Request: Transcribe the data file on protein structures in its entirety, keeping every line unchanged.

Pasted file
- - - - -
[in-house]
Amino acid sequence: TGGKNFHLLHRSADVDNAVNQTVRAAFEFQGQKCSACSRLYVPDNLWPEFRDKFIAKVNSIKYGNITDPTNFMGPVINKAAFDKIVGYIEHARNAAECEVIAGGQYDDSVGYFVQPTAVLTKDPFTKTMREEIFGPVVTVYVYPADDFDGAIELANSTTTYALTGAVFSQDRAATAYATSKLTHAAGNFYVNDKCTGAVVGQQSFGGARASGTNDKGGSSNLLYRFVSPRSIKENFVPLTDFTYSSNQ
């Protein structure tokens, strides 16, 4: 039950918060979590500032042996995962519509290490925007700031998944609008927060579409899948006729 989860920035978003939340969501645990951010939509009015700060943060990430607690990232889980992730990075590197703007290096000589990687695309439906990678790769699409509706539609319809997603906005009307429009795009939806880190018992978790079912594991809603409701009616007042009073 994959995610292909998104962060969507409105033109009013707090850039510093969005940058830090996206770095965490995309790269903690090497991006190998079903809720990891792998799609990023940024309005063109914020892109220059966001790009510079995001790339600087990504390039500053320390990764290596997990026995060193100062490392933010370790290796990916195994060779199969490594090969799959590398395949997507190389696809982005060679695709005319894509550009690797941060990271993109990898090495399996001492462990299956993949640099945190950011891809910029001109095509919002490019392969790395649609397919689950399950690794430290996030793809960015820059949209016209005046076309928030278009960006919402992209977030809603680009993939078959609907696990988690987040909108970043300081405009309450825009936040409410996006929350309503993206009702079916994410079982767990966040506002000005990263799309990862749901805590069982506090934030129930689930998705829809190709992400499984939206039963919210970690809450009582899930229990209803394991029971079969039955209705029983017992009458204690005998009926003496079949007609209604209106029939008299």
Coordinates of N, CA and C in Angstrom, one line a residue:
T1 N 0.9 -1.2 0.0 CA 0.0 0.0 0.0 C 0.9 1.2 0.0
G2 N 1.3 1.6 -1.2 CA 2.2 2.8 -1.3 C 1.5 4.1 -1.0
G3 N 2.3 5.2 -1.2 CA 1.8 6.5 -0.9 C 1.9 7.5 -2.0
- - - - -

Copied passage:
[in-house]
Amino acid sequence: TGGKNFHLLHRSADVDNAVNQTVRAAFEFQGQKCSACSRLYVPDNLWPEFRDKFIAKVNSIKYGNITDPTNFMGPVINKAAFDKIVGYIEHARNAAECEVIAGGQYDDSVGYFVQPTAVLTKDPFTKTMREEIFGPVVTVYVYPADDFDGAIELANSTTTYALTGAVFSQDRAATAYATSKLTHAAGNFYVNDKCTGAVVGQQSFGGARASGTNDKGGSSNLLYRFVSPRSIKENFVPLTDFTYSSNQ
């Protein structure tokens, strides 16, 4: 039950918060979590500032042996995962519509290490925007700031998944609008927060579409899948006729 989860920035978003939340969501645990951010939509009015700060943060990430607690990232889980992730990075590197703007290096000589990687695309439906990678790769699409509706539609319809997603906005009307429009795009939806880190018992978790079912594991809603409701009616007042009073 994959995610292909998104962060969507409105033109009013707090850039510093969005940058830090996206770095965490995309790269903690090497991006190998079903809720990891792998799609990023940024309005063109914020892109220059966001790009510079995001790339600087990504390039500053320390990764290596997990026995060193100062490392933010370790290796990916195994060779199969490594090969799959590398395949997507190389696809982005060679695709005319894509550009690797941060990271993109990898090495399996001492462990299956993949640099945190950011891809910029001109095509919002490019392969790395649609397919689950399950690794430290996030793809960015820059949209016209005046076309928030278009960006919402992209977030809603680009993939078959609907696990988690987040909108970043300081405009309450825009936040409410996006929350309503993206009702079916994410079982767990966040506002000005990263799309990862749901805590069982506090934030129930689930998705829809190709992400499984939206039963919210970690809450009582899930229990209803394991029971079969039955209705029983017992009458204690005998009926003496079949007609209604209106029939008299």
Coordinates of N, CA and C in Angstrom, one line a residue:
T1 N 0.9 -1.2 0.0 CA 0.0 0.0 0.0 C 0.9 1.2 0.0
G2 N 1.3 1.6 -1.2 CA 2.2 2.8 -1.3 C 1.5 4.1 -1.0
G3 N 2.3 5.2 -1.2 CA 1.8 6.5 -0.9 C 1.9 7.5 -2.0